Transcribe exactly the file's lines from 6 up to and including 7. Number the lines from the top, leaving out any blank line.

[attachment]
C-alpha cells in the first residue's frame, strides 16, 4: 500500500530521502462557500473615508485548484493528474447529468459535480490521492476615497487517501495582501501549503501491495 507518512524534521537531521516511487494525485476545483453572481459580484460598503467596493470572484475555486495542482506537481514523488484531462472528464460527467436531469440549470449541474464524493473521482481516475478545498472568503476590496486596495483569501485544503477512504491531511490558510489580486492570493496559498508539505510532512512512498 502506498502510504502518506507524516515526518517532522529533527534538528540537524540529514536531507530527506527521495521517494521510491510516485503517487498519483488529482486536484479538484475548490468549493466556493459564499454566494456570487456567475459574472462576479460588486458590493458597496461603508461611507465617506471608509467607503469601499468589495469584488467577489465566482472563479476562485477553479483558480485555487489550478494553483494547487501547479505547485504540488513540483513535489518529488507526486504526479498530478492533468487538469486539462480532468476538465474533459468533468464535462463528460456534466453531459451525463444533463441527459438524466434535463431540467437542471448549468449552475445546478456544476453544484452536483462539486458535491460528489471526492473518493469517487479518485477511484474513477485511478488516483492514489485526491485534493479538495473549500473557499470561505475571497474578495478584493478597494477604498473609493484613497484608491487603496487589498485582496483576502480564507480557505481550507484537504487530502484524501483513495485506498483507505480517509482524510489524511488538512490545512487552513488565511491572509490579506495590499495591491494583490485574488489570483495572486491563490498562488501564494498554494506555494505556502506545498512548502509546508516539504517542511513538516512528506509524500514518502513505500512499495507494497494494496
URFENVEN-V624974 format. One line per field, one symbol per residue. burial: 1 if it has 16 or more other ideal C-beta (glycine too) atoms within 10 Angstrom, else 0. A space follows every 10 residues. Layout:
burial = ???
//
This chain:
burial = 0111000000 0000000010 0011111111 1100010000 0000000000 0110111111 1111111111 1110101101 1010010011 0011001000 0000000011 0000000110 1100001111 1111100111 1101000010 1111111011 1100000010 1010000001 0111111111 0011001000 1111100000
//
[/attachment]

burial = 0111000000 0000000010 0011111111 1100010000 0000000000 0110111111 1111111111 1110101101 1010010011 0011001000 0000000011 0000000110 1100001111 1111100111 1101000010 1111111011 1100000010 1010000001 0111111111 0011001000 1111100000
//